In the film, Gittes is forced to take a break from his standard assemblage of adultery cases after he becomes involved in an all-encompassing conspiracy that works as an embodiment of the corrupt nature of the California government in the 1930s. The investigation is prompted by the murder of Hollis Mulwray (Darrell Zwerling), the reigning chief of the Department of Water and Power. As the man was the subject of a former case (an imposter posed as his wife to attain pictures of Mulrway with a younger woman), Gittes cannot help but be drawn in, especially when suspicions are aroused that some corrupt happenings are occurring within the underbellies of the department.
In his process of probing and exploring the sea of enigmas before him, Gittes hardly goes unnoticed by Mulwray’s many enemies — he’s beaten to a pulp on more than one occasion, almost losing his nose in one of the scuffles — and he hardly goes unnoticed by those closest to him, particularly the man’s wife (Dunaway), who is collected and beautiful but also knows much more than she lets on.
Chinatown has the fatalistic personality of The Big Sleep but lacks the incomprehensibility. With a tight handling of its central mystery, it, unlike many detective noir movies, is just as much about plot as it is about atmosphere and character. It could have been released sometime in the late 1930s, early 1940s, but could such a disillusioned piece make it past the hit-seeking heads of studio executives?
With its callous ending, which is both devastating and integral to its overall impression, I hardly think so. It is very much a work of the 1970s, a decade I consider to be the best in cinema (it’s an explosion of all the masterworks prohibited by the Hays Code in previous years), but it simultaneously doesn’t seem to belong to any decade, any category, choosing the 1930s as its setting yet remaining timeless in its nihilism.
You can see the care that went into its making. Look at the way Towne so comprehensively elicits a forgotten era through the film’s dialogue and historical foundation, the way Polanski exhaustively captures every bit of period detail possible. Especially prestigious are Nicholson and Dunaway, two of the greatest performers of their peer group and certainly the best matched to the type of material presented. With his self-confident drawl and smarmy swagger, we expect Nicholson’s Jake Gittes to be a private eye even more confident than Mike Hammer. But his poise is only a masquerade for doubt, and Nicholson evokes that impossible connecting of outside discernment and sense of self with a subtlety one normally doesn’t associate the actor with.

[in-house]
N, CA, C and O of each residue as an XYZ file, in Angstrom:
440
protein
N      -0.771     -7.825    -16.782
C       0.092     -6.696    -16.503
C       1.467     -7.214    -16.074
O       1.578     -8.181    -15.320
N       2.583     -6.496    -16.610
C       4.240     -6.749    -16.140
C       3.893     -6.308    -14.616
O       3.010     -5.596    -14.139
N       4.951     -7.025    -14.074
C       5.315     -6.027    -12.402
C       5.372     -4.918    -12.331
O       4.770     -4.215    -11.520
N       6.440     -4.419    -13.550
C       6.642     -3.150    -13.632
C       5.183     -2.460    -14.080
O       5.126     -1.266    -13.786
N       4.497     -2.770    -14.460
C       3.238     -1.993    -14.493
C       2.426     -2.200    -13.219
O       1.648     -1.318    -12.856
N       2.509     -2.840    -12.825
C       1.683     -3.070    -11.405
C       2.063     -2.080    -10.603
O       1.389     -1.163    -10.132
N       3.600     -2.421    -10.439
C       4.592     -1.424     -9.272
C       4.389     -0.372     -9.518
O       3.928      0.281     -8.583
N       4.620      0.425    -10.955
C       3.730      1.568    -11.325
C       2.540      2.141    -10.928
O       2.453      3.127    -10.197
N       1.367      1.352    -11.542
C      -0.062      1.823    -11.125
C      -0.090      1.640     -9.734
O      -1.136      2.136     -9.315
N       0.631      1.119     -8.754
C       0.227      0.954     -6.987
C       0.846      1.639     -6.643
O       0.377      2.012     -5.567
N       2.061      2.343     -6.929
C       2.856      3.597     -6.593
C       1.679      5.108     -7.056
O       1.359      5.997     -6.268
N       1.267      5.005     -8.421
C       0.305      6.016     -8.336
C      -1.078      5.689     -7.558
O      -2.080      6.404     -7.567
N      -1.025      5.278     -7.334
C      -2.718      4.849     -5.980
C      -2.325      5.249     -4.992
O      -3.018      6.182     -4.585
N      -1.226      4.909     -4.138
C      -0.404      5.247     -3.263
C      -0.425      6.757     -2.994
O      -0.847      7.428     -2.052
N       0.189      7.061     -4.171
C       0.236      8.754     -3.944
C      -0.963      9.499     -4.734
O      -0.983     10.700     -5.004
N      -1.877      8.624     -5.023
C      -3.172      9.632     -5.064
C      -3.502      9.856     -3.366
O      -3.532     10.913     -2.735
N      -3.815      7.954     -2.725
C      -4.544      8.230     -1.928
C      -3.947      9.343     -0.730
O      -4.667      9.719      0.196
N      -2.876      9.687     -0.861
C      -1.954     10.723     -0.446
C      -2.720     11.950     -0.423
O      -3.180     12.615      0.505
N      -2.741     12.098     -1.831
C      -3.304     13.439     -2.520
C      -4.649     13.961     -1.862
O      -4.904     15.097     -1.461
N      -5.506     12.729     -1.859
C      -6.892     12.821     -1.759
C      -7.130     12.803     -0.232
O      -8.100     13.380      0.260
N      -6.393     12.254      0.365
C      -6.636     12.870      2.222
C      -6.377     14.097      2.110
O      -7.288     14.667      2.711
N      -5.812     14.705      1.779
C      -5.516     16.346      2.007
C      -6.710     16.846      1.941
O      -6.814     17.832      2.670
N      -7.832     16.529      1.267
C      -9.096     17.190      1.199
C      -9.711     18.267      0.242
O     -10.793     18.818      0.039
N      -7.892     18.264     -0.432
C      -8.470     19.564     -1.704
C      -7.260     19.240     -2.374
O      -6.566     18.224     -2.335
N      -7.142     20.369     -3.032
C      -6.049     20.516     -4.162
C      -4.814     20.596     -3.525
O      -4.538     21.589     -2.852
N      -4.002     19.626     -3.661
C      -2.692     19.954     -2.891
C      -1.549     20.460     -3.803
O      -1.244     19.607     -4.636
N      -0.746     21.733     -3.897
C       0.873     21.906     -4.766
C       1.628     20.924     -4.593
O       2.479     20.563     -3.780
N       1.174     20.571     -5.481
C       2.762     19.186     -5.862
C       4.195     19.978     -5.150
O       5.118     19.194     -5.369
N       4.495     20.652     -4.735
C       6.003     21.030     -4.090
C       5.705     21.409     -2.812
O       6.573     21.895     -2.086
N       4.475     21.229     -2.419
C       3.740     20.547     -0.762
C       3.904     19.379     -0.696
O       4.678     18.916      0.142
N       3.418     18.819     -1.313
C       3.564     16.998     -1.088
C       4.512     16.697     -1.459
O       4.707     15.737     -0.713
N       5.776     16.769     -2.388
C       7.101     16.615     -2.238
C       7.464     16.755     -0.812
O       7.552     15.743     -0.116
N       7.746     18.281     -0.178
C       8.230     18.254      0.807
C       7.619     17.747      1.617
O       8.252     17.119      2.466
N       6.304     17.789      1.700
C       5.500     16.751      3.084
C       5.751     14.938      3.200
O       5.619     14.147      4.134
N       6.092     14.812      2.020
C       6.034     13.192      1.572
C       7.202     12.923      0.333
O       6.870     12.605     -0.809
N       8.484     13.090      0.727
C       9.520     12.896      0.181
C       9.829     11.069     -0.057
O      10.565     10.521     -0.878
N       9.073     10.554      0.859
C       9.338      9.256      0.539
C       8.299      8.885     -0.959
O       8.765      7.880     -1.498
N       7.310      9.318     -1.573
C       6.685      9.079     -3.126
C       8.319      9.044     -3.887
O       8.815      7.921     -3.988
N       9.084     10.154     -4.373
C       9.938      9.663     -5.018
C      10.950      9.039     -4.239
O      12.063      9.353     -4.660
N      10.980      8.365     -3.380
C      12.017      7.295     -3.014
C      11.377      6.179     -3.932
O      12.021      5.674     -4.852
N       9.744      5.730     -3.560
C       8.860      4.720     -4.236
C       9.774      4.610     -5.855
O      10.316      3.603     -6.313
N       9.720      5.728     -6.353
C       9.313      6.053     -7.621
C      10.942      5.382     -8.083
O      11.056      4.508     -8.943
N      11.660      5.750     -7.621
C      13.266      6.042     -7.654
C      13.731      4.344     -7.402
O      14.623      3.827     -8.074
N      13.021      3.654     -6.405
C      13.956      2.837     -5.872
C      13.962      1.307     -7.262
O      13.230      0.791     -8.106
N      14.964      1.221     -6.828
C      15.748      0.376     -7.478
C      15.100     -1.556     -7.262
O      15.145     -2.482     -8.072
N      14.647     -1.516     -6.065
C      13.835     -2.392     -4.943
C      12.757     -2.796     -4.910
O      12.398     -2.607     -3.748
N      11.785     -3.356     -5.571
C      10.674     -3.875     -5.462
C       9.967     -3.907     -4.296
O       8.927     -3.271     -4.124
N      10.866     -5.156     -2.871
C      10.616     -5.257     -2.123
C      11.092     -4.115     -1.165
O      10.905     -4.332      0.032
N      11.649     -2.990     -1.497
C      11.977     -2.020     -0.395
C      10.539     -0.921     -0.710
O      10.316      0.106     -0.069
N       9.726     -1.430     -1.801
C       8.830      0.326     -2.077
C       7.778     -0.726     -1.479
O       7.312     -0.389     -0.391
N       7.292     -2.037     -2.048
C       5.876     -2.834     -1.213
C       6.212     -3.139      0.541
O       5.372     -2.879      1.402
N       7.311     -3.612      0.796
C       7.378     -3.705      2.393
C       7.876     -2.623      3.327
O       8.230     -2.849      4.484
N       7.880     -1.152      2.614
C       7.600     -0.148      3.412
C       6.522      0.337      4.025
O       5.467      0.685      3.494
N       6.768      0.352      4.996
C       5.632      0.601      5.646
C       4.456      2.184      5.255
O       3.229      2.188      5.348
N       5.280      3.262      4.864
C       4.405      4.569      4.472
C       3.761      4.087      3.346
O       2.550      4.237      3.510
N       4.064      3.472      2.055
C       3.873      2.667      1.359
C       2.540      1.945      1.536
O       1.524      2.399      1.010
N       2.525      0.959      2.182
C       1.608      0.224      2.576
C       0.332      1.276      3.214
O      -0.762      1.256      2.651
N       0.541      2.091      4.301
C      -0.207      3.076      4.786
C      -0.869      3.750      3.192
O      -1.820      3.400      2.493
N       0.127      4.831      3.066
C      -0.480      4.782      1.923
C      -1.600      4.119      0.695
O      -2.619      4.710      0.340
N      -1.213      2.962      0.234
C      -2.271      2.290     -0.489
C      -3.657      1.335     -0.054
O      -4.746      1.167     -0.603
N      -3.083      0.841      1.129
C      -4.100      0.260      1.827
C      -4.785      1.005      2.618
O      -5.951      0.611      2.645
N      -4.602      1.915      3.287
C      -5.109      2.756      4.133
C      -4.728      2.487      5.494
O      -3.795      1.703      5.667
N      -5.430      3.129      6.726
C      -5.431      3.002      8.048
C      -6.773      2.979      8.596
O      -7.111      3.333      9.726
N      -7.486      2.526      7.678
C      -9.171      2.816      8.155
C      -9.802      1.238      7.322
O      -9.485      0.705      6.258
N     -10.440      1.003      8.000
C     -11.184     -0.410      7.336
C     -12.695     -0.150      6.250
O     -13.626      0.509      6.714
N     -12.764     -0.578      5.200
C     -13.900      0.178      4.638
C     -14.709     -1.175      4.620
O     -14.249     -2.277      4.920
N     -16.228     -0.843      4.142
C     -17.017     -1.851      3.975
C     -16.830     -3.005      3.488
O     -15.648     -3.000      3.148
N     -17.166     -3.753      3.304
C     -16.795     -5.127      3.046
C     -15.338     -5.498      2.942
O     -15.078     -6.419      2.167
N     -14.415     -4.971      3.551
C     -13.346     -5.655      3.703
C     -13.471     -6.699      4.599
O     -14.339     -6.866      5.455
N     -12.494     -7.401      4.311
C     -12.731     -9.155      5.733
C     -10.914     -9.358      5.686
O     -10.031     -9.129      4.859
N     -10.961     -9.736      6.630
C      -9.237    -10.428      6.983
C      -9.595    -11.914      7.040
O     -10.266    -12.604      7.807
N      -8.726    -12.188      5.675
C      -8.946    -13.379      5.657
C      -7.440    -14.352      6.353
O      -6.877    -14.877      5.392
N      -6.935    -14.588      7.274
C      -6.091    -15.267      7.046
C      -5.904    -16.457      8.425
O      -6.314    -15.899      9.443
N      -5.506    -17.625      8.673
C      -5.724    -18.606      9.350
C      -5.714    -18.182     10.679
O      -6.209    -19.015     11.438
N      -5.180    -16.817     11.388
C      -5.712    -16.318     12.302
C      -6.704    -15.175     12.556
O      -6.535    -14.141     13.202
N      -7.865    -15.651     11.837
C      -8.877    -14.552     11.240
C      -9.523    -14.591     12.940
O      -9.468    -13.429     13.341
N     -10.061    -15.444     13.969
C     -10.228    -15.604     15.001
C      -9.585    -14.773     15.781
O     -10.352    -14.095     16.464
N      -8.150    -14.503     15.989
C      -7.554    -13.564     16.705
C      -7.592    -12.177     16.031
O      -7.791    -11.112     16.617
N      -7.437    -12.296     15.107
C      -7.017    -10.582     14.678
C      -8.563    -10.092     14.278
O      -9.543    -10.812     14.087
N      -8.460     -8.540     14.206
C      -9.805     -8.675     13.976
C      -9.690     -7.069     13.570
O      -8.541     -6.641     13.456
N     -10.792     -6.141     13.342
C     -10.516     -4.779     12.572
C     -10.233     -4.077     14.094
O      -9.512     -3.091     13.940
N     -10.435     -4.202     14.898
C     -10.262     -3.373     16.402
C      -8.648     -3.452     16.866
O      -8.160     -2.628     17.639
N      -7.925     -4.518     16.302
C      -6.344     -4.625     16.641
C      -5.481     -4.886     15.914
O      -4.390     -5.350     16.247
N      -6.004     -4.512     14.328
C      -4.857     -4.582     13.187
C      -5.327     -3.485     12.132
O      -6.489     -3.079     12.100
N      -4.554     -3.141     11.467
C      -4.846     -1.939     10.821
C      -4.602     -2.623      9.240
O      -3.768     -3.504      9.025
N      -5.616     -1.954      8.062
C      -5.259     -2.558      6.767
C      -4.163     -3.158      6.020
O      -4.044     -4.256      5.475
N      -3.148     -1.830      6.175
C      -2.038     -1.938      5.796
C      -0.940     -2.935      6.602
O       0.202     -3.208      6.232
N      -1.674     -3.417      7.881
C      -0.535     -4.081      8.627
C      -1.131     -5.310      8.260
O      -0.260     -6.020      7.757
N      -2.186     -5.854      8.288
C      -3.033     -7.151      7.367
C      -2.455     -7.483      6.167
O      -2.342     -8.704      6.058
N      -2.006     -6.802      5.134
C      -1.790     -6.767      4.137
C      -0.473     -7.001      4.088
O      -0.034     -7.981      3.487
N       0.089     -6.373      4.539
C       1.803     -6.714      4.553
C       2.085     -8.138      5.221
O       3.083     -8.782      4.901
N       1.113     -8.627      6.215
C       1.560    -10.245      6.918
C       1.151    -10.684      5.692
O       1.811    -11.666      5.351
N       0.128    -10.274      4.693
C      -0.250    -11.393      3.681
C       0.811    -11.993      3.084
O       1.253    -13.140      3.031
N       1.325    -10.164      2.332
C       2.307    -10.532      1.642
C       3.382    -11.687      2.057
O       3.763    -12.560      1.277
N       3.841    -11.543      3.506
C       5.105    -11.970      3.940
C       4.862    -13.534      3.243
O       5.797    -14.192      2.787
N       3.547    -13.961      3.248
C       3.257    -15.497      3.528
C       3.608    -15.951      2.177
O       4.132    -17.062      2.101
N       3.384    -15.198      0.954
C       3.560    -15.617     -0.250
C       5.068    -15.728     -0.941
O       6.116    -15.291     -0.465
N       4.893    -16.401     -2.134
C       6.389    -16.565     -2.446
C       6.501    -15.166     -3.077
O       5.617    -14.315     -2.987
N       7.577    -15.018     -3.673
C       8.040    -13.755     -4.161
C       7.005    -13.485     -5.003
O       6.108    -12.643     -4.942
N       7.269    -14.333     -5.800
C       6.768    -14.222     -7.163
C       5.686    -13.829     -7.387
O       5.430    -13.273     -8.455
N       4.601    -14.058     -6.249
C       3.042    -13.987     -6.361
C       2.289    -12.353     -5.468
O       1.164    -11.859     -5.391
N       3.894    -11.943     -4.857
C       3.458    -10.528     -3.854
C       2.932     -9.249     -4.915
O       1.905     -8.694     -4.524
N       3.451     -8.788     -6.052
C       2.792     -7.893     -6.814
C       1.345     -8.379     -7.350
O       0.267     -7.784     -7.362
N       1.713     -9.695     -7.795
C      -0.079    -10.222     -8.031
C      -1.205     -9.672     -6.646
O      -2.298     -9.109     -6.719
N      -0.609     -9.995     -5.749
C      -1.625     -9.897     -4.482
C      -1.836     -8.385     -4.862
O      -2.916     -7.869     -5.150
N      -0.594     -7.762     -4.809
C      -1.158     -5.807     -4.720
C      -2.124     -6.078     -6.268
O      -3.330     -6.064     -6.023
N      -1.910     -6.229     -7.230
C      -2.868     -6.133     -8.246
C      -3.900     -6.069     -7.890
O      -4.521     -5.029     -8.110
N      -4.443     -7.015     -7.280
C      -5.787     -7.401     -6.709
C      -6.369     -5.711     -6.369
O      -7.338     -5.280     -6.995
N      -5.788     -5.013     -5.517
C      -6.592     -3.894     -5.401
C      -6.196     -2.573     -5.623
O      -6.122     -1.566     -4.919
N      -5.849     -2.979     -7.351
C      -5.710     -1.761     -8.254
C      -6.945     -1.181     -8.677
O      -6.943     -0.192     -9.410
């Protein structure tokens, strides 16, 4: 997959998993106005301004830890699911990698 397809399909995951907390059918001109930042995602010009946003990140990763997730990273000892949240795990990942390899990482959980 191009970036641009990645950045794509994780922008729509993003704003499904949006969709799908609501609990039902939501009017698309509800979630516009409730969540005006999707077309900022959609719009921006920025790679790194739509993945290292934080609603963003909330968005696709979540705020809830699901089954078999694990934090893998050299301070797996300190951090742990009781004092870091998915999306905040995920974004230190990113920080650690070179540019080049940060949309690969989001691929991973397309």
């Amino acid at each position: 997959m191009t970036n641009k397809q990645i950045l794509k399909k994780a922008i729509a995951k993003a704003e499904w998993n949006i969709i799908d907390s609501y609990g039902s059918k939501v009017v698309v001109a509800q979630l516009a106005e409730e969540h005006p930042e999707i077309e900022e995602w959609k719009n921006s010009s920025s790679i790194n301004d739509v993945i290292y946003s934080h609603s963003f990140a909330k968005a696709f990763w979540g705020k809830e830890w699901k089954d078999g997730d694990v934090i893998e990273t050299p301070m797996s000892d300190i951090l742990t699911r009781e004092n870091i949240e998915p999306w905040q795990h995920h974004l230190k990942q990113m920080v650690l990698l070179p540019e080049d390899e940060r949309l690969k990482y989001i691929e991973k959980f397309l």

And Dunaway, who battled with Polanski on set, is as pensively unblemished. With her milky white skin, penciled-in eyebrows, seductive way of speaking, and immediate glamour, she is a femme fatale of the highest caliber until the film betrays her and reveals her to be a victim of life, not a dame out to cause trouble. It’s the deflection of the character types Nicholson and Dunaway undergo that makes Chinatown all the more arresting of a movie — the turmoil they face is sweepingly real underneath the pristine sheen of period influence, and our empathy, and interest, seldom ceases.
But the best thing about Chinatown is how it can both work as grand entertainment and serious cinema. It bridges that gap between artistic intrigue and public accessibility, and that’s how a film should be, easy to be appreciated, to admire. It’s unparalleled and unyielding — that’s how it goes in Chinatown, anyway. A